First of all, Noah is a good movie. It is thrilling and surprising, richly symbolic, and affecting. Noah moves you in every way you want a movie to move you: voyeuristically–it immerses you to a fantastic world beyond your imagination and makes you believe in it, viscerally–it pulls you along and keeps you entertained, and vicariously–it features complex characters who you can relate to, because though their situation is radically different than anything you’ve ever experienced, you can see yourself in them. Purely as a work of cinema, Noah is worth your time.

Now, I rarely begin a review by discussing a movie’s quality. In most cases, I consider my opinion of the quality of the film secondary to my responsibility to interact with the film, to converse with it, to take seriously the questions the movie is asking and respond humbly and honestly. As it is with people, satisfying the felt need to judge whether a film is good or bad gets in the way of forming a loving relationship with that film and the people who created it. I would never write off a person because he or she is ineloquent, so I will never write off a film simply because it isn’t well-constructed. At Reel Spirituality, we value conversation over criticism, relationship over reckoning.

In the case of Noah though, the quality of the film matters more than usual. Often, Christians are prone to give Biblical films a pass on quality as long as the film adheres to common interpretations of the text. Because of this, many Biblically-based films are so devoted to the letter of the law, they are lifeless. These films appeal to select groups of Christians, but their reach ends there. The general public demands a film be good before they give it their time and money. Noah is faithful to the text, but it is also a good film, and most people are going to see it because it is terrifically entertaining, not because it is textually exact (though it is that too).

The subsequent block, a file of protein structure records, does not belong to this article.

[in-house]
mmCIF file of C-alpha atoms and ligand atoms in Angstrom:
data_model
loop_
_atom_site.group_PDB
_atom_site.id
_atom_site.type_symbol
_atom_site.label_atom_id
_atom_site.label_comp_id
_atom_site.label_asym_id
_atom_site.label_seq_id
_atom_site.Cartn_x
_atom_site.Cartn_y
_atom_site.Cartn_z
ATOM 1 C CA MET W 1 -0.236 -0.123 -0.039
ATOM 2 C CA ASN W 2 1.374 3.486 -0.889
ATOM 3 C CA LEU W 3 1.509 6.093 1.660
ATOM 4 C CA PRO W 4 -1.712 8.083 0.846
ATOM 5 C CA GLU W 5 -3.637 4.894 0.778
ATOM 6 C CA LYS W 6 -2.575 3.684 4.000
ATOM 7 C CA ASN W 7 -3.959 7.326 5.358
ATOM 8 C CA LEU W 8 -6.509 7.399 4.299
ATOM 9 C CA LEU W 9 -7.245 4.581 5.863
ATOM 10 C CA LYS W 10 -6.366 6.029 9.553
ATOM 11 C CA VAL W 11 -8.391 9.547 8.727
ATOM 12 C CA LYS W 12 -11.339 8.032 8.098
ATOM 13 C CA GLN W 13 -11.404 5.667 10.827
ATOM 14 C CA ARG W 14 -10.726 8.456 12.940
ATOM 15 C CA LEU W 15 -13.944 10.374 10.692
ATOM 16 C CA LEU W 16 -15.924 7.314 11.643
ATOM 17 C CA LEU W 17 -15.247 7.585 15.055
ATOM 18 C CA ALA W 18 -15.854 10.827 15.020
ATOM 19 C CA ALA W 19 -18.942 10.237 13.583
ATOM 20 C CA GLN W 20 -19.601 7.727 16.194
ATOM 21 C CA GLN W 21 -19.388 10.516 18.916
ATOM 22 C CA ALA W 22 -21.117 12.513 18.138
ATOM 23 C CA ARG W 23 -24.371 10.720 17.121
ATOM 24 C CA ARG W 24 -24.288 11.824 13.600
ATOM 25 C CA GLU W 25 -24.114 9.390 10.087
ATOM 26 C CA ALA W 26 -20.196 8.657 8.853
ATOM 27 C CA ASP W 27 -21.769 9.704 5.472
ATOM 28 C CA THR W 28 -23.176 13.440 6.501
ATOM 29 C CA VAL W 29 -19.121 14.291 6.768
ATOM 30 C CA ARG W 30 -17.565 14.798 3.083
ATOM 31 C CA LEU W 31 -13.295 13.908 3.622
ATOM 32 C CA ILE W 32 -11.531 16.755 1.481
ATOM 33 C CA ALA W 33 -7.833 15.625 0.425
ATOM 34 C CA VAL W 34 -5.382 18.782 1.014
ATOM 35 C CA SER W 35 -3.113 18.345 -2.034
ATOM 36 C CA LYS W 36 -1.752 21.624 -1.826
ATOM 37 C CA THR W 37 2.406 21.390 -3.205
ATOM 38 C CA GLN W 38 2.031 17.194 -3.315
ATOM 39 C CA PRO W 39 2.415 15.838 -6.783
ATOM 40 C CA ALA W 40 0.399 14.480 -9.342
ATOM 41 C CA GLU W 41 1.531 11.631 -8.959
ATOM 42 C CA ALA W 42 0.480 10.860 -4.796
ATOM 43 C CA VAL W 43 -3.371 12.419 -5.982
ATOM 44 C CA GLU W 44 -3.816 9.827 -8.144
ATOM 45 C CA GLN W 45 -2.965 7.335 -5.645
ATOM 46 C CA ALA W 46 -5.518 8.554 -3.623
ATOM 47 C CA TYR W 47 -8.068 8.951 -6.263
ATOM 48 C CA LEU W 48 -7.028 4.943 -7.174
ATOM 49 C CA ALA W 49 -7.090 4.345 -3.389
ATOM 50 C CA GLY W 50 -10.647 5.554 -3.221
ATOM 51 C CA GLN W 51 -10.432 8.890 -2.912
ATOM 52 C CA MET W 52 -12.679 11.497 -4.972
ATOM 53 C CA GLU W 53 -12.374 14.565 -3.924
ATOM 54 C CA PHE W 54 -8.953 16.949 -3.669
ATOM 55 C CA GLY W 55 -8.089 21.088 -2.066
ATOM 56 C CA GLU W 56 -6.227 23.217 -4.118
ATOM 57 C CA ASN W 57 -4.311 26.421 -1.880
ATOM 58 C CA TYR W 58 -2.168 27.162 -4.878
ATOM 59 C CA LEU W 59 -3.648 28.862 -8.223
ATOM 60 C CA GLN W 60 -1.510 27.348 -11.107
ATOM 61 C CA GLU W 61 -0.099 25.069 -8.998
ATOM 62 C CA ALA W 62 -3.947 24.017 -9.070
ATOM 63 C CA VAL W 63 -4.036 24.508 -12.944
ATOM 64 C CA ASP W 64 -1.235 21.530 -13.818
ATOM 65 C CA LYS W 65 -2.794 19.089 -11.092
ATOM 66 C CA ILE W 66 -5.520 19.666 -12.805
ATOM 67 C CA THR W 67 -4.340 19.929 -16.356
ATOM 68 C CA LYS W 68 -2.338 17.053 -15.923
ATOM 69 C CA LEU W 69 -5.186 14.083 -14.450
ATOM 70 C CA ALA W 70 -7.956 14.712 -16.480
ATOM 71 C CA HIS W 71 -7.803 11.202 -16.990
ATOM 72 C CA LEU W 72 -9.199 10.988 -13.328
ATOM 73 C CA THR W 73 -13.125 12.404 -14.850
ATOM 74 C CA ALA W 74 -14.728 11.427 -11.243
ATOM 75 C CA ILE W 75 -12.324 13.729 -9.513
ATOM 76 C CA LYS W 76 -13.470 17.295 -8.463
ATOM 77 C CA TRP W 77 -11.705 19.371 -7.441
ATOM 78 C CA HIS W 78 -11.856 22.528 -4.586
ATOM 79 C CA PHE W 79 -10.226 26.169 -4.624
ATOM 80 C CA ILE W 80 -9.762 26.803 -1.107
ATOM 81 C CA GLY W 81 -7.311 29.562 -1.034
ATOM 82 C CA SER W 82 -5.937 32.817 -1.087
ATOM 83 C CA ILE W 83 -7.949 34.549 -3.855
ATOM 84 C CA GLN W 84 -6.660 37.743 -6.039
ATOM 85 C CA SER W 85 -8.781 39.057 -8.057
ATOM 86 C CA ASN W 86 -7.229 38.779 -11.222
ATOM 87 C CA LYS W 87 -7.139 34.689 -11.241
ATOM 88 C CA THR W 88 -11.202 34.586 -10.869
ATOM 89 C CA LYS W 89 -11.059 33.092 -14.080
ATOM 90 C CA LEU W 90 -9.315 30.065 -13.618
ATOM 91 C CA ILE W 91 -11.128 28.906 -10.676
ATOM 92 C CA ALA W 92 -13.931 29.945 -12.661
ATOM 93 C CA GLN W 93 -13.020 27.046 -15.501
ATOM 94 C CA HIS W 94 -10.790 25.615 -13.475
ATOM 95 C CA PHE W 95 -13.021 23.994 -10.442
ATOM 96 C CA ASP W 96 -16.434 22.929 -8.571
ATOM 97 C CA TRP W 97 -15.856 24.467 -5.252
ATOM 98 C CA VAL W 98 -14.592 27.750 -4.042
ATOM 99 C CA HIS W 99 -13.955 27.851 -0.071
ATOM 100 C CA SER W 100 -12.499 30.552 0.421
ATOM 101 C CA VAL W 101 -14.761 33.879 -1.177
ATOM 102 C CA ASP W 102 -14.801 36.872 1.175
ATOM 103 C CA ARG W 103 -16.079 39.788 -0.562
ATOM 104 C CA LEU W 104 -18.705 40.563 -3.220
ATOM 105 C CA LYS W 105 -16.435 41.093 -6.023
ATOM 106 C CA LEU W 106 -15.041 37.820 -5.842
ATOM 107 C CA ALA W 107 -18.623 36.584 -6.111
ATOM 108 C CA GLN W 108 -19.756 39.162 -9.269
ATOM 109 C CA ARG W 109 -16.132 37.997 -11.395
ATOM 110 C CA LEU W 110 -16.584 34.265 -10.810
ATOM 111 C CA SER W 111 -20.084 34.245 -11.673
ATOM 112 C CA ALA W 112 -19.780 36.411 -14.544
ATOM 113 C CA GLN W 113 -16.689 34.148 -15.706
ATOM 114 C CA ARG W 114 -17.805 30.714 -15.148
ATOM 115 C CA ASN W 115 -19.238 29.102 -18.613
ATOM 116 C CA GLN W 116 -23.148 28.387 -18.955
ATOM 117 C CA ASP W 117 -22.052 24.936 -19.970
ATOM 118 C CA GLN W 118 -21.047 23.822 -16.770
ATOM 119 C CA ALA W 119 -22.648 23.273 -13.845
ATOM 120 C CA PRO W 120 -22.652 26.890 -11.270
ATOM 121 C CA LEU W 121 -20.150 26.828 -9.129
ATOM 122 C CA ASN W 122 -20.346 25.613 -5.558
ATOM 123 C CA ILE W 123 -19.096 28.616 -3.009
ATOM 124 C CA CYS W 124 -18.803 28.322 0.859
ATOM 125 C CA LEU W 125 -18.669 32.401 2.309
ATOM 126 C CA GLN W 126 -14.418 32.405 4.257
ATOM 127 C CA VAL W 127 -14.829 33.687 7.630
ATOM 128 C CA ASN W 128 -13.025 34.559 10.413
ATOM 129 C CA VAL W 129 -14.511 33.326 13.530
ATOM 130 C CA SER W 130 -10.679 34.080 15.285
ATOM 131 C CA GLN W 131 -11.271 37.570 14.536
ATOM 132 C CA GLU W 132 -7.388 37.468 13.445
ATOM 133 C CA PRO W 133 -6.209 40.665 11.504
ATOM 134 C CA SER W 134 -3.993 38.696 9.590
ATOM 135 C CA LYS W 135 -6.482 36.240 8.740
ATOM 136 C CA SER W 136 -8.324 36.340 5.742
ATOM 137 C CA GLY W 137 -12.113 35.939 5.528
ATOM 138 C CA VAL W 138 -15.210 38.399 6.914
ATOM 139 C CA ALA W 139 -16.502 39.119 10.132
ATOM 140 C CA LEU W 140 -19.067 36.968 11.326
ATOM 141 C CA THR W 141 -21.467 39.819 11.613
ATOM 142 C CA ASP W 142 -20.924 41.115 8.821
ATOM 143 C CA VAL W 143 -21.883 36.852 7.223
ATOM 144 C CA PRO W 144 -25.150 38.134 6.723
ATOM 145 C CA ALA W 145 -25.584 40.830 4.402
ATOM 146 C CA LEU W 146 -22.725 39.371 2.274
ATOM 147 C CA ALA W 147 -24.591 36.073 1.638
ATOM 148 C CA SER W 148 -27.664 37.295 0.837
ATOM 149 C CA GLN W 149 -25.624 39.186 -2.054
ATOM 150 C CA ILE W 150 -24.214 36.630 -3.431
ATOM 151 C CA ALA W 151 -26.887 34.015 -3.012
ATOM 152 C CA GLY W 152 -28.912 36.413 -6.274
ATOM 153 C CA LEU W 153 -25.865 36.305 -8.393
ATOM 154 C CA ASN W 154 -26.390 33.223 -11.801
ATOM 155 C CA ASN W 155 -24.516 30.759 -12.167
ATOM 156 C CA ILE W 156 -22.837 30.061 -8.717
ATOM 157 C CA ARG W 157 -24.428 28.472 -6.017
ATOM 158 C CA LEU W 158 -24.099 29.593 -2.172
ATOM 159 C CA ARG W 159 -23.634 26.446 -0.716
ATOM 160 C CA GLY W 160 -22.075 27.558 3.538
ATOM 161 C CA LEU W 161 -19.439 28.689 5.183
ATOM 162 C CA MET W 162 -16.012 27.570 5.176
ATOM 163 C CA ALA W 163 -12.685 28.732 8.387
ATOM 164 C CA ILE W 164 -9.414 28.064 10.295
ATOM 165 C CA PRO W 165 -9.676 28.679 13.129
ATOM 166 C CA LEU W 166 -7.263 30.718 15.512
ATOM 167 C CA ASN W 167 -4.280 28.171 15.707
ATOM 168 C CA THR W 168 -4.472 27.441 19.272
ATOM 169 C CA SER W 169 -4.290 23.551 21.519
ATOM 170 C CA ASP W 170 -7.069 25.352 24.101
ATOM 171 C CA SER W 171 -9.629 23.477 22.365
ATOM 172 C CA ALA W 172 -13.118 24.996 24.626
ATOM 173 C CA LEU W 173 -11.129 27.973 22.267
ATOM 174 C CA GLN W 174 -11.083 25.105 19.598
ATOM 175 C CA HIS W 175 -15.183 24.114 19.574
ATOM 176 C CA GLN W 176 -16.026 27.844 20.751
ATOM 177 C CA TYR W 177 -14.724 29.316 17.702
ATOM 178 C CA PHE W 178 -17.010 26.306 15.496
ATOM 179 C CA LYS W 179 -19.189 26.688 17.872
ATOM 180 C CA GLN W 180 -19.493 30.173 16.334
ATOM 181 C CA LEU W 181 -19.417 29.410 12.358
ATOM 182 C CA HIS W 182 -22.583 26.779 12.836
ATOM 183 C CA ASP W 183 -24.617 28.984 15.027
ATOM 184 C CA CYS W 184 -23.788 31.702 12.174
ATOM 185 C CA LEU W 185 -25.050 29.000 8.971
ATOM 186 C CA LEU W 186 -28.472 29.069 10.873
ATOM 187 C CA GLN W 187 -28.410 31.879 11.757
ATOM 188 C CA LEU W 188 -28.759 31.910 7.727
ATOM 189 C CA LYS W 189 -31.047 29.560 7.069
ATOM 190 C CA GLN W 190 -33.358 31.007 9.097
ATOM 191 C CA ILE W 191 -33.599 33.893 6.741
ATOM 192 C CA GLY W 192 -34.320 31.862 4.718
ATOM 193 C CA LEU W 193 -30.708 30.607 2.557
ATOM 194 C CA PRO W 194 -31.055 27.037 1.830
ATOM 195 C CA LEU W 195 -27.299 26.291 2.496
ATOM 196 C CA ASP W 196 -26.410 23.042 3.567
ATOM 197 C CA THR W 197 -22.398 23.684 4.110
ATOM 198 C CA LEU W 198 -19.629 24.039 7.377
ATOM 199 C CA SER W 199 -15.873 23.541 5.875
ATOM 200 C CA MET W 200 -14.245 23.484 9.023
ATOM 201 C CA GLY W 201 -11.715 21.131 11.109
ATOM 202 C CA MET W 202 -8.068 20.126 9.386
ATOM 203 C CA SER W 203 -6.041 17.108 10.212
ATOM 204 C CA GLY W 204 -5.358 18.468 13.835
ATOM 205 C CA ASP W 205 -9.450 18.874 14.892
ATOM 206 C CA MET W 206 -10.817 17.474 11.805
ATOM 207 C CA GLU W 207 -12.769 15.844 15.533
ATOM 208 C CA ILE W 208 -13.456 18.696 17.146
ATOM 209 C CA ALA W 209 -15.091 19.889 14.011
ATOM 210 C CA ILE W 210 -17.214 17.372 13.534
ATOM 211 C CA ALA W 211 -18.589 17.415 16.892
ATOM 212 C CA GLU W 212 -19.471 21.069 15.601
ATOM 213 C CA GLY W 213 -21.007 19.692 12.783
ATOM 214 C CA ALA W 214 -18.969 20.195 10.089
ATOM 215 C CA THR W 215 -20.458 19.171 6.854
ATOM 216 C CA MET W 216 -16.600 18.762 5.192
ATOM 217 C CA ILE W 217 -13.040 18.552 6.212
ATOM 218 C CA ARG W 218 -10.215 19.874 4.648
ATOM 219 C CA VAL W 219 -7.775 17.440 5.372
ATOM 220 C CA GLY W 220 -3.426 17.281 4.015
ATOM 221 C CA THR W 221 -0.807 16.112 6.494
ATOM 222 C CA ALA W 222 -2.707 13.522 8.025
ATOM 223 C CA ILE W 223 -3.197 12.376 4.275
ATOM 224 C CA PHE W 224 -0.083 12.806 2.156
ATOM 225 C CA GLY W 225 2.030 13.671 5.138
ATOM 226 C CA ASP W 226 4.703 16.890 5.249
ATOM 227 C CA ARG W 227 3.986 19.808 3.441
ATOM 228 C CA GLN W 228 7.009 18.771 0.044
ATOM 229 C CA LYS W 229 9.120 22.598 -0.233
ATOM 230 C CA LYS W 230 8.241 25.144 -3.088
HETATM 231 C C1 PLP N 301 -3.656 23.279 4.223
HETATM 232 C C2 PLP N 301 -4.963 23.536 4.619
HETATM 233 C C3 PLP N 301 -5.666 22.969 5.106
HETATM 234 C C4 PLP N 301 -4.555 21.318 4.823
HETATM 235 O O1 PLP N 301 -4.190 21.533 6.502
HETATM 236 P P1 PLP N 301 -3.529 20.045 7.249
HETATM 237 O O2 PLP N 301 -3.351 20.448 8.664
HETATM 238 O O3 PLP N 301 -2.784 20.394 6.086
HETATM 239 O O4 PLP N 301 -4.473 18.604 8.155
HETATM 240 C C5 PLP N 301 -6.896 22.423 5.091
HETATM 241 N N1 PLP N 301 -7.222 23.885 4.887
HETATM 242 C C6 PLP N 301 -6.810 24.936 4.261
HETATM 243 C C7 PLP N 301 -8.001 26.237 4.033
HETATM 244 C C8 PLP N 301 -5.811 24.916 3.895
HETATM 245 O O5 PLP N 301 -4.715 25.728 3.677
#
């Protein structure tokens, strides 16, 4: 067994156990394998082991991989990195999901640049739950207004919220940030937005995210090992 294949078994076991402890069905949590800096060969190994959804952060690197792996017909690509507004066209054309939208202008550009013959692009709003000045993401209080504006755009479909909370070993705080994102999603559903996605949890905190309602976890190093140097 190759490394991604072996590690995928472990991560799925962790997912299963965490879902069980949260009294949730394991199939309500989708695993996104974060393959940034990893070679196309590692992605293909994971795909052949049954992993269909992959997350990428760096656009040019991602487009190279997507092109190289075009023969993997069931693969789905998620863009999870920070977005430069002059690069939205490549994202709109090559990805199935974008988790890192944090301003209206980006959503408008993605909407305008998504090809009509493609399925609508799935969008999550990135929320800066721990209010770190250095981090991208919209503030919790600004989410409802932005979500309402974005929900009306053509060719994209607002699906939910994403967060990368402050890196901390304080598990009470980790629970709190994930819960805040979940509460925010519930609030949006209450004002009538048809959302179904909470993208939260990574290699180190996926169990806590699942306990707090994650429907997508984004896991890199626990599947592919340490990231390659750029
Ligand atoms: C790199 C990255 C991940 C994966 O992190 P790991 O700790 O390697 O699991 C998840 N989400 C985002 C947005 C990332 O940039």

Noah is so entertaining, because it is constantly surprising. Screenwriters Darren Aronofsky and Ari Handel have taken the story we all know, the very few details given to us in Genesis, and realized them on the screen in remarkable ways. You’ve never seen Noah and his ark like this before. You are going to have to decide within the first fifteen minutes of the film whether you are going to allow yourself to go along for the ride or not. If you can grant the filmmakers the freedom to take seriously the Biblical narrative you know and imagine it in ways very different than the flannel graphs of your youth, you’ll have a great time at the movies. You’ll likely be informed and impacted by Noah’s story in a way you probably haven’t since you were in Sunday School.

Aronofsky has always been a very visceral director. He grabs you and yanks you along. In some films, like The Wrestler, he’s done this by putting his characters through physically brutal situations. In others, like Requiem for a Dream, he’s done this by forcing you inside the minds of people with a chemically altered perspective of the world. In others, like Pi and Black Swan, he crafted worlds of paranoia and madness where you never know what the characters are going to do next. In Noah as in The Fountain, Aronofsky and his team hold your attention by taking the story in directions you’re not anticipating and by realizing familiar symbols in surprising ways.